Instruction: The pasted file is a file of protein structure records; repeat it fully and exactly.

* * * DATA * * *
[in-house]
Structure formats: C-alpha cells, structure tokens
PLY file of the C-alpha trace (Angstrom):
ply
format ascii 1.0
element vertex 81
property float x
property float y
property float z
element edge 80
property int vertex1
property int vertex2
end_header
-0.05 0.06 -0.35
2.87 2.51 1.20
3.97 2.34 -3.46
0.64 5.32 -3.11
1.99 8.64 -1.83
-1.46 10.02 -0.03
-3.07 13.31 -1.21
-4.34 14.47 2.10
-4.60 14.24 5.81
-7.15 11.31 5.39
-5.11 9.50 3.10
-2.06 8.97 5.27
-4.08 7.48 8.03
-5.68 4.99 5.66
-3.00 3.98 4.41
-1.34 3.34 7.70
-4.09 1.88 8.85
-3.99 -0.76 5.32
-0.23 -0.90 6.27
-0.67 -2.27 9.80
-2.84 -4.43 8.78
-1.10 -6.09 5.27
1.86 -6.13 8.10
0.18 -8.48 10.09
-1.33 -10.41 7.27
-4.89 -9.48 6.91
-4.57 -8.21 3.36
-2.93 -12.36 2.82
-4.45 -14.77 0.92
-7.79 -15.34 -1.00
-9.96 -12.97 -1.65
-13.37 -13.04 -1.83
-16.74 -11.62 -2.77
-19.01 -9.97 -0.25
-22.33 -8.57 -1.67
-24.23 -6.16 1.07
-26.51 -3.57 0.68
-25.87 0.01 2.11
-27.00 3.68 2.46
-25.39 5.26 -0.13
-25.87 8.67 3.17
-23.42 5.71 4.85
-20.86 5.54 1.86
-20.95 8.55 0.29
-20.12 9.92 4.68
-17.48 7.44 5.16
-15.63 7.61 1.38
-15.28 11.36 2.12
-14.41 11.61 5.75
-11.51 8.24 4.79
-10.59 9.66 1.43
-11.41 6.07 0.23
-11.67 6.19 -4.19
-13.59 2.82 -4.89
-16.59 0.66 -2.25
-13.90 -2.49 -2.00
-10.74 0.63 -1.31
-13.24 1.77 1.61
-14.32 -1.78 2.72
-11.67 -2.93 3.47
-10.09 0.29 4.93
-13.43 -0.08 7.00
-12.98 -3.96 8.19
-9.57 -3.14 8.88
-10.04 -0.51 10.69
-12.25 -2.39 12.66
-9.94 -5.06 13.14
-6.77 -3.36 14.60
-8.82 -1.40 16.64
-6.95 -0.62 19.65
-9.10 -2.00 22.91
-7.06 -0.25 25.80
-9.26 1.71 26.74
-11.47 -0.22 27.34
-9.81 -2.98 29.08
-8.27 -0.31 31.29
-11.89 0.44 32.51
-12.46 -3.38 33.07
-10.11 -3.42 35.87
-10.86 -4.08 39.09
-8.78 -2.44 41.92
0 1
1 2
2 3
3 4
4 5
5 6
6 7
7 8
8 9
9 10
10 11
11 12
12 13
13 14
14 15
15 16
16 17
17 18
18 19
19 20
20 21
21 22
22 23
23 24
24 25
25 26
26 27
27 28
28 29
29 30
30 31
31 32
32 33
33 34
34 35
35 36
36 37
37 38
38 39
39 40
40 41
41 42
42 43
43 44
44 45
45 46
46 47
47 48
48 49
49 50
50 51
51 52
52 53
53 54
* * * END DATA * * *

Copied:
[in-house]
Structure formats: C-alpha cells, structure tokens
PLY file of the C-alpha trace (Angstrom):
ply
format ascii 1.0
element vertex 81
property float x
property float y
property float z
element edge 80
property int vertex1
property int vertex2
end_header
-0.05 0.06 -0.35
2.87 2.51 1.20
3.97 2.34 -3.46
0.64 5.32 -3.11
1.99 8.64 -1.83
-1.46 10.02 -0.03
-3.07 13.31 -1.21
-4.34 14.47 2.10
-4.60 14.24 5.81
-7.15 11.31 5.39
-5.11 9.50 3.10
-2.06 8.97 5.27
-4.08 7.48 8.03
-5.68 4.99 5.66
-3.00 3.98 4.41
-1.34 3.34 7.70
-4.09 1.88 8.85
-3.99 -0.76 5.32
-0.23 -0.90 6.27
-0.67 -2.27 9.80
-2.84 -4.43 8.78
-1.10 -6.09 5.27
1.86 -6.13 8.10
0.18 -8.48 10.09
-1.33 -10.41 7.27
-4.89 -9.48 6.91
-4.57 -8.21 3.36
-2.93 -12.36 2.82
-4.45 -14.77 0.92
-7.79 -15.34 -1.00
-9.96 -12.97 -1.65
-13.37 -13.04 -1.83
-16.74 -11.62 -2.77
-19.01 -9.97 -0.25
-22.33 -8.57 -1.67
-24.23 -6.16 1.07
-26.51 -3.57 0.68
-25.87 0.01 2.11
-27.00 3.68 2.46
-25.39 5.26 -0.13
-25.87 8.67 3.17
-23.42 5.71 4.85
-20.86 5.54 1.86
-20.95 8.55 0.29
-20.12 9.92 4.68
-17.48 7.44 5.16
-15.63 7.61 1.38
-15.28 11.36 2.12
-14.41 11.61 5.75
-11.51 8.24 4.79
-10.59 9.66 1.43
-11.41 6.07 0.23
-11.67 6.19 -4.19
-13.59 2.82 -4.89
-16.59 0.66 -2.25
-13.90 -2.49 -2.00
-10.74 0.63 -1.31
-13.24 1.77 1.61
-14.32 -1.78 2.72
-11.67 -2.93 3.47
-10.09 0.29 4.93
-13.43 -0.08 7.00
-12.98 -3.96 8.19
-9.57 -3.14 8.88
-10.04 -0.51 10.69
-12.25 -2.39 12.66
-9.94 -5.06 13.14
-6.77 -3.36 14.60
-8.82 -1.40 16.64
-6.95 -0.62 19.65
-9.10 -2.00 22.91
-7.06 -0.25 25.80
-9.26 1.71 26.74
-11.47 -0.22 27.34
-9.81 -2.98 29.08
-8.27 -0.31 31.29
-11.89 0.44 32.51
-12.46 -3.38 33.07
-10.11 -3.42 35.87
-10.86 -4.08 39.09
-8.78 -2.44 41.92
0 1
1 2
2 3
3 4
4 5
5 6
6 7
7 8
8 9
9 10
10 11
11 12
12 13
13 14
14 15
15 16
16 17
17 18
18 19
19 20
20 21
21 22
22 23
23 24
24 25
25 26
26 27
27 28
28 29
29 30
30 31
31 32
32 33
33 34
34 35
35 36
36 37
37 38
38 39
39 40
40 41
41 42
42 43
43 44
44 45
45 46
46 47
47 48
48 49
49 50
50 51
51 52
52 53
53 54